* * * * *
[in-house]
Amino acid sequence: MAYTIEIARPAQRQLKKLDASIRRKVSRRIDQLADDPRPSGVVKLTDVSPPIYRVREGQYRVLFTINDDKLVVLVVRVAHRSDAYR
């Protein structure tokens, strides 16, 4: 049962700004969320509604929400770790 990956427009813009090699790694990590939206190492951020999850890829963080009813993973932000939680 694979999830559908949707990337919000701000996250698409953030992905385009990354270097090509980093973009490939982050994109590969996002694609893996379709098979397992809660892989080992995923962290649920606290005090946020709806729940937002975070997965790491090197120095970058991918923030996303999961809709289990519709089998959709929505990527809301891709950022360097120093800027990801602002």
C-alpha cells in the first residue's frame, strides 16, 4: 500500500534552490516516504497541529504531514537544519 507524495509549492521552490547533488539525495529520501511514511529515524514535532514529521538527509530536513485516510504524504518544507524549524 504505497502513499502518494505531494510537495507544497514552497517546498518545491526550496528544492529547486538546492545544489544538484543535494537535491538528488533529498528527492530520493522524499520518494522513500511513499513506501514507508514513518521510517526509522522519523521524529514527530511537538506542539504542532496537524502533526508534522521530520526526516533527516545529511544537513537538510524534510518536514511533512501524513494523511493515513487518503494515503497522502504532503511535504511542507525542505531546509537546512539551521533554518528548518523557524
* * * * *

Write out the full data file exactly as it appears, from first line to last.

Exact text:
[in-house]
Amino acid sequence: MAYTIEIARPAQRQLKKLDASIRRKVSRRIDQLADDPRPSGVVKLTDVSPPIYRVREGQYRVLFTINDDKLVVLVVRVAHRSDAYR
């Protein structure tokens, strides 16, 4: 049962700004969320509604929400770790 990956427009813009090699790694990590939206190492951020999850890829963080009813993973932000939680 694979999830559908949707990337919000701000996250698409953030992905385009990354270097090509980093973009490939982050994109590969996002694609893996379709098979397992809660892989080992995923962290649920606290005090946020709806729940937002975070997965790491090197120095970058991918923030996303999961809709289990519709089998959709929505990527809301891709950022360097120093800027990801602002």
C-alpha cells in the first residue's frame, strides 16, 4: 500500500534552490516516504497541529504531514537544519 507524495509549492521552490547533488539525495529520501511514511529515524514535532514529521538527509530536513485516510504524504518544507524549524 504505497502513499502518494505531494510537495507544497514552497517546498518545491526550496528544492529547486538546492545544489544538484543535494537535491538528488533529498528527492530520493522524499520518494522513500511513499513506501514507508514513518521510517526509522522519523521524529514527530511537538506542539504542532496537524502533526508534522521530520526526516533527516545529511544537513537538510524534510518536514511533512501524513494523511493515513487518503494515503497522502504532503511535504511542507525542505531546509537546512539551521533554518528548518523557524